A 3-way Tug-of-War Over Physician Practices

and its impact on pharma

Physicians who own their own practices should feel honored! They are the focus of an ongoing tug-of-war between the biggest stakeholders in the healthcare industry. The prize in this contest is the independent physician practice. The winner of the contest gains a powerful advantage in payer/provider network negotiations, as well as control over the gateway to the healthcare system.

For several years now, large integrated hospital systems have become larger through acquisition of physician practices. This is not a new dynamic, and the rationale hasn’t changed; controlling more healthcare services results in local market . This dominance leads to a stronger position as the hospital system negotiates for higher payments from insurance companies.

Image from StarTribune

In response, payers have been hiring and purchasing their own healthcare providers. Not only is UHC the largest commercial insurer in the country, it is also the largest employer of healthcare providers. Employing providers offers two primary advantages to a payer:

This latter scenario is happening in several markets across the country. due to failed negotiations. UHC can take stronger stances against hospital contract demands partially due to the availability of their own organic provider network.

Image from BCBSM website

A third line being pulled in the tug-of-war between payers and providers relates to keeping physician practices independent. As long as payers have more than one network option in each market, they have a relatively strong negotiating position against large hospital systems. Therefore, some payers have created support programs to help physician practices remain independent:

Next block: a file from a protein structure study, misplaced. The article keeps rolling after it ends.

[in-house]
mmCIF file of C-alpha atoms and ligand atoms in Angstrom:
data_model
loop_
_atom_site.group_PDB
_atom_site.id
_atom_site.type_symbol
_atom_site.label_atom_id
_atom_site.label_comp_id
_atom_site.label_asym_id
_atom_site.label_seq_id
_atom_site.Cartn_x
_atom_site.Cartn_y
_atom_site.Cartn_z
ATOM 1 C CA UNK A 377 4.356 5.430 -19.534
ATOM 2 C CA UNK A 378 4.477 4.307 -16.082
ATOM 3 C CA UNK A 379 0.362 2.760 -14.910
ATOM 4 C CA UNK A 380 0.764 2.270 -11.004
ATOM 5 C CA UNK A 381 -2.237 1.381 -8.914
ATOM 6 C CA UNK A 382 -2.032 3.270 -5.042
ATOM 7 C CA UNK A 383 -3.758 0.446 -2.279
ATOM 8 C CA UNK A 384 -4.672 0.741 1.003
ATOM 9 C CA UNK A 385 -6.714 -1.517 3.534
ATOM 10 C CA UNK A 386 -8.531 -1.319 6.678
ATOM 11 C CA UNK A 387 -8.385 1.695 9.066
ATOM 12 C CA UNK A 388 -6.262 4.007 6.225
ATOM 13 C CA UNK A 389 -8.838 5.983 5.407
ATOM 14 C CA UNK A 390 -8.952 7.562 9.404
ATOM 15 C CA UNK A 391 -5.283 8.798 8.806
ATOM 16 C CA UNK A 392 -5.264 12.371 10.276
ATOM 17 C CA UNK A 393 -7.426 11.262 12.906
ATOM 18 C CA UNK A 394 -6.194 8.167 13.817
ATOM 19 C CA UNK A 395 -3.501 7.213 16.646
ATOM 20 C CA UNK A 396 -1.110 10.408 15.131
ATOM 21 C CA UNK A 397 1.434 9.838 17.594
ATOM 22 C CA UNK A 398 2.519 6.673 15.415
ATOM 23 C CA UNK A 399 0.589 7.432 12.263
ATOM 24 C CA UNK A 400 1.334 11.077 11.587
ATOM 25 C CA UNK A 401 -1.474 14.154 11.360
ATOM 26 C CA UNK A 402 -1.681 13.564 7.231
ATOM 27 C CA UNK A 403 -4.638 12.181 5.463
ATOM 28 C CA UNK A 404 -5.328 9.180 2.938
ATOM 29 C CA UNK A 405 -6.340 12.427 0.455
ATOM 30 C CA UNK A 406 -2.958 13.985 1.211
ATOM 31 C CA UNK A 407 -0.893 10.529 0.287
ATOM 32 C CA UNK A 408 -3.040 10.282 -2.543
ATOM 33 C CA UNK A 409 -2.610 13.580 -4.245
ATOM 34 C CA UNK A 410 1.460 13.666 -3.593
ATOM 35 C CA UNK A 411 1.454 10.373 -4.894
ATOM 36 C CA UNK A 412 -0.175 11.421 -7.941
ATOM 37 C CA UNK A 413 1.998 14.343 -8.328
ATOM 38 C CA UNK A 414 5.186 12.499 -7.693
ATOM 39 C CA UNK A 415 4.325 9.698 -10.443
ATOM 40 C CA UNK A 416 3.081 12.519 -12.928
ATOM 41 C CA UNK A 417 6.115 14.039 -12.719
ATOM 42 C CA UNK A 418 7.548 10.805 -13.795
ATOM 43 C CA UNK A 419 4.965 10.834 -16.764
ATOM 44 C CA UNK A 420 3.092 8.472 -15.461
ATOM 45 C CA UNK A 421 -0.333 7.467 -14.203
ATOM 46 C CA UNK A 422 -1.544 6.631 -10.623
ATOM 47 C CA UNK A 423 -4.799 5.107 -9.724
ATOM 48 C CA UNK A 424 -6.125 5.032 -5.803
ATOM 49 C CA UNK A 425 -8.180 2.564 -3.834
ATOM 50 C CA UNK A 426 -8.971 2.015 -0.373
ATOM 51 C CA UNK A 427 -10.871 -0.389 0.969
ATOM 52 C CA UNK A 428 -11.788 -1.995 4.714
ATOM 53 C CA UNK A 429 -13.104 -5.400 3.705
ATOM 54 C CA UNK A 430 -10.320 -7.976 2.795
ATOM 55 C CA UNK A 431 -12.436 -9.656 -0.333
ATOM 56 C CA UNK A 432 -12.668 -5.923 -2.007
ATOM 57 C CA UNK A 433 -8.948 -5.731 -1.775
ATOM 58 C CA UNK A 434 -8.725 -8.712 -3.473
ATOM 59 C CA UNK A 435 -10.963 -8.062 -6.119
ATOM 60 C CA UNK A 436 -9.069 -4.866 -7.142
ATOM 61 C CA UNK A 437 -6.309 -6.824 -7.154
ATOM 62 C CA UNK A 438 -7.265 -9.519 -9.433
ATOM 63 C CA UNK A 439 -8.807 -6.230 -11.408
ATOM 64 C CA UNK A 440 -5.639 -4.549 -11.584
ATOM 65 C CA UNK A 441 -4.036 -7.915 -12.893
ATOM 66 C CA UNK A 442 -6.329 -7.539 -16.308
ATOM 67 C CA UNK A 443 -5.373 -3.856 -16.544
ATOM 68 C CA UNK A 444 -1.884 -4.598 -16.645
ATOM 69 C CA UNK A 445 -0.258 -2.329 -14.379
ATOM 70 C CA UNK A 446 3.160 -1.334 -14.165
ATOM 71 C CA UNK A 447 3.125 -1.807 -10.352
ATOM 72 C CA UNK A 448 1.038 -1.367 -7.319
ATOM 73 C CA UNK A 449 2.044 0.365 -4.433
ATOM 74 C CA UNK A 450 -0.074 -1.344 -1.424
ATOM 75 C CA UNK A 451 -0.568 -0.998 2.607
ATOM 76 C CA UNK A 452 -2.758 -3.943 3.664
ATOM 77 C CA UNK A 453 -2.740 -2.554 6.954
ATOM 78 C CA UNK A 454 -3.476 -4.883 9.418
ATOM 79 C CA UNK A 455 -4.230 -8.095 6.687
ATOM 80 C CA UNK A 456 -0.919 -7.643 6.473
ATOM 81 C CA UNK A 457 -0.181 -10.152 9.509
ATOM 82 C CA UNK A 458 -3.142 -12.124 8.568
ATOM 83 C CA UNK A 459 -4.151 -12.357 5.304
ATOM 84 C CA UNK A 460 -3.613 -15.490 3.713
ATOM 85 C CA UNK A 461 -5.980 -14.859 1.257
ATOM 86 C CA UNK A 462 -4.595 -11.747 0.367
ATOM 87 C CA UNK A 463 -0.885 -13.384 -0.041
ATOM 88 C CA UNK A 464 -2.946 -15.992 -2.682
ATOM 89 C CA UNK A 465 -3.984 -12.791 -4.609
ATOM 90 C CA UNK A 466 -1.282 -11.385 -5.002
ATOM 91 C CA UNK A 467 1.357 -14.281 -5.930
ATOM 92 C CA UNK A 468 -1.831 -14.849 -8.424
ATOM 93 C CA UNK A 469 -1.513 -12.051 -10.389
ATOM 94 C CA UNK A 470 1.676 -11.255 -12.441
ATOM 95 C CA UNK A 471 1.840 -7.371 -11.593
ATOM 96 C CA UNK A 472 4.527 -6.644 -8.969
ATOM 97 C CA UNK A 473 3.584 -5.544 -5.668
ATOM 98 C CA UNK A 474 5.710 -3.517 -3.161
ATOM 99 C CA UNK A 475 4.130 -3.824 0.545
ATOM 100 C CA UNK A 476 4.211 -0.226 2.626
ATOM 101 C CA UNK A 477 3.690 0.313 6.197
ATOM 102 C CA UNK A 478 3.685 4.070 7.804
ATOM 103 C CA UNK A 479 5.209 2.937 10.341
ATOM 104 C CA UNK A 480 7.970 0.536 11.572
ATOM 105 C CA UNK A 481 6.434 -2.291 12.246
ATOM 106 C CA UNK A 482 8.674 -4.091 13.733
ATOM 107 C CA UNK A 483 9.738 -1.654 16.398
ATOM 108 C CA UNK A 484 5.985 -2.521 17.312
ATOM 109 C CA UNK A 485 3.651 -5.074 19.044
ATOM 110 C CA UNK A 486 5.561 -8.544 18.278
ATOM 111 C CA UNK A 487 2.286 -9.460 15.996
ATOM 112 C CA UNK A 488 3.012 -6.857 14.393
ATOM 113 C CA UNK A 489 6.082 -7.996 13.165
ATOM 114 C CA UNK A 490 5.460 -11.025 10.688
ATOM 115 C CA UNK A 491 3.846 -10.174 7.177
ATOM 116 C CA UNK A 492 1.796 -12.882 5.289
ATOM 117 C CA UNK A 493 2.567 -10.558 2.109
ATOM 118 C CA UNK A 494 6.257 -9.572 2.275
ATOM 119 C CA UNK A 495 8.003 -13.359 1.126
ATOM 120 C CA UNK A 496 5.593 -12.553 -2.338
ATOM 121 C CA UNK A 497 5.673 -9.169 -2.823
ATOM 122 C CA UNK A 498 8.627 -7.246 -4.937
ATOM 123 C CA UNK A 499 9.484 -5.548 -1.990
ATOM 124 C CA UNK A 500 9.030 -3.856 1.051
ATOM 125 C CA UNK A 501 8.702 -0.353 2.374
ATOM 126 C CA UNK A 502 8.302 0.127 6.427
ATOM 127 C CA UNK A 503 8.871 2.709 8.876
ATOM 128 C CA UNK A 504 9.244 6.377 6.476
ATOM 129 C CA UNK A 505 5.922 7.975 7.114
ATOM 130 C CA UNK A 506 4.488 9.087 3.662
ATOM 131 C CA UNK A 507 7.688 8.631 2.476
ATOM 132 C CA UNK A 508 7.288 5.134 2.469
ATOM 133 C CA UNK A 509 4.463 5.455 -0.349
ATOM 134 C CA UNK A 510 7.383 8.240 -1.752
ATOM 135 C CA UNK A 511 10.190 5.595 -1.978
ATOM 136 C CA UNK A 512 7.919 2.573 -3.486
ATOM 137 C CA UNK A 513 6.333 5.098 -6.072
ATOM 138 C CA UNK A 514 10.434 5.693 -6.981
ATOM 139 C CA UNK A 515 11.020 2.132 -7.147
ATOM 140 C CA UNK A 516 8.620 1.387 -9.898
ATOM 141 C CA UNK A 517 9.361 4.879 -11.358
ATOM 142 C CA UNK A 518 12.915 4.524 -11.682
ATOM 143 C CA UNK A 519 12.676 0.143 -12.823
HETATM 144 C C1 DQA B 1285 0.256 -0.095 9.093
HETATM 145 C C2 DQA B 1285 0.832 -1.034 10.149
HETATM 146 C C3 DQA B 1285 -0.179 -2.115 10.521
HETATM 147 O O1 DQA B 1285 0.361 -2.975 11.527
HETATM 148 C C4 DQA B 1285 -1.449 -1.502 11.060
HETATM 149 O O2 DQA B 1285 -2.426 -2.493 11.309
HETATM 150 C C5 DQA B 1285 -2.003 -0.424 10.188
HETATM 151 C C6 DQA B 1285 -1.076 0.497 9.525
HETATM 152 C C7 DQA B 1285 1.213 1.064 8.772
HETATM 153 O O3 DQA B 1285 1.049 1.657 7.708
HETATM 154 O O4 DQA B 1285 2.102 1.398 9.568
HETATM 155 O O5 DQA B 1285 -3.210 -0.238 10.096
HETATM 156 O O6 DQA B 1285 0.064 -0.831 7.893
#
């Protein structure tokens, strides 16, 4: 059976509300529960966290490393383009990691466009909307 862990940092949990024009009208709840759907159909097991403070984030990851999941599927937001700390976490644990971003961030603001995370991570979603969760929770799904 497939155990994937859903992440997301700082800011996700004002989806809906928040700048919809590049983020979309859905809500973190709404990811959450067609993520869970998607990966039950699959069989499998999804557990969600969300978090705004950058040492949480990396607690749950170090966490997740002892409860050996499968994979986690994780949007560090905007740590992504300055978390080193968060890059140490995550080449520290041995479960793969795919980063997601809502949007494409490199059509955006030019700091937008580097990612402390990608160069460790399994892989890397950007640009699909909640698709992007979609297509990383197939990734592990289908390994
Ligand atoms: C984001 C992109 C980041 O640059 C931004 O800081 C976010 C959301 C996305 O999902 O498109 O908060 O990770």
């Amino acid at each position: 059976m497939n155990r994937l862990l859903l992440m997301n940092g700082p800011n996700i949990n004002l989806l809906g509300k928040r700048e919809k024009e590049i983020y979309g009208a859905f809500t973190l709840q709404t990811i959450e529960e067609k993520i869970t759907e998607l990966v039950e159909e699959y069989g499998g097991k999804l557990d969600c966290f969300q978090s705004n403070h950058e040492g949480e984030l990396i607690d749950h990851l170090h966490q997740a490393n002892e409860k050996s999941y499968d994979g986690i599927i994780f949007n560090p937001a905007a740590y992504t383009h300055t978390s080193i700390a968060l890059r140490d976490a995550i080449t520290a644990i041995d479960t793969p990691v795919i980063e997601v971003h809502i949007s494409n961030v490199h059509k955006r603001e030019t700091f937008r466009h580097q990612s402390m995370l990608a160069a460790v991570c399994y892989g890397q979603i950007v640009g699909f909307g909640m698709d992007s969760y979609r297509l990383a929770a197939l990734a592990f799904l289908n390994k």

• BCBS of Michigan offers a program that helps physicians “optimize their business practices”
  • BCBS of North Carolina offers a program “to make sure independent physician practices survive”

IMPACT on Pharma

The three scenarios described above create very different prescribing environments, each impacting the pharmaceutical industry in unique ways:

When the prescriber is owned by a hospital system

They don’t reflect a single payer’s formulary; they represent the merger of many payer formularies. This means each hospital formulary is unique, and is enforced by the system’s Electronic Health Record (EHR), which only offers preferred treatment options to

When the prescriber works for a payer

These prescribers are strongly encouraged to follow their employer’s formulary. As you would expect, formulary adherence rates are very high in this environment

When a practice is independent

Prescriptions in this environment have very little financial impact on independent physicians. They write a prescription (generally following patient-specific coverage restrictions), and a pharmacy worries about the rest.

Look for the influence

Selling in these different environments requires different strategies and tactics. For example, if hospital systems win the tug of war for more physician practices, then sales efforts should focus on decision makers at the top of the system’s decision tree. If payers win, then higher rebates may be worth the market share to be gained.

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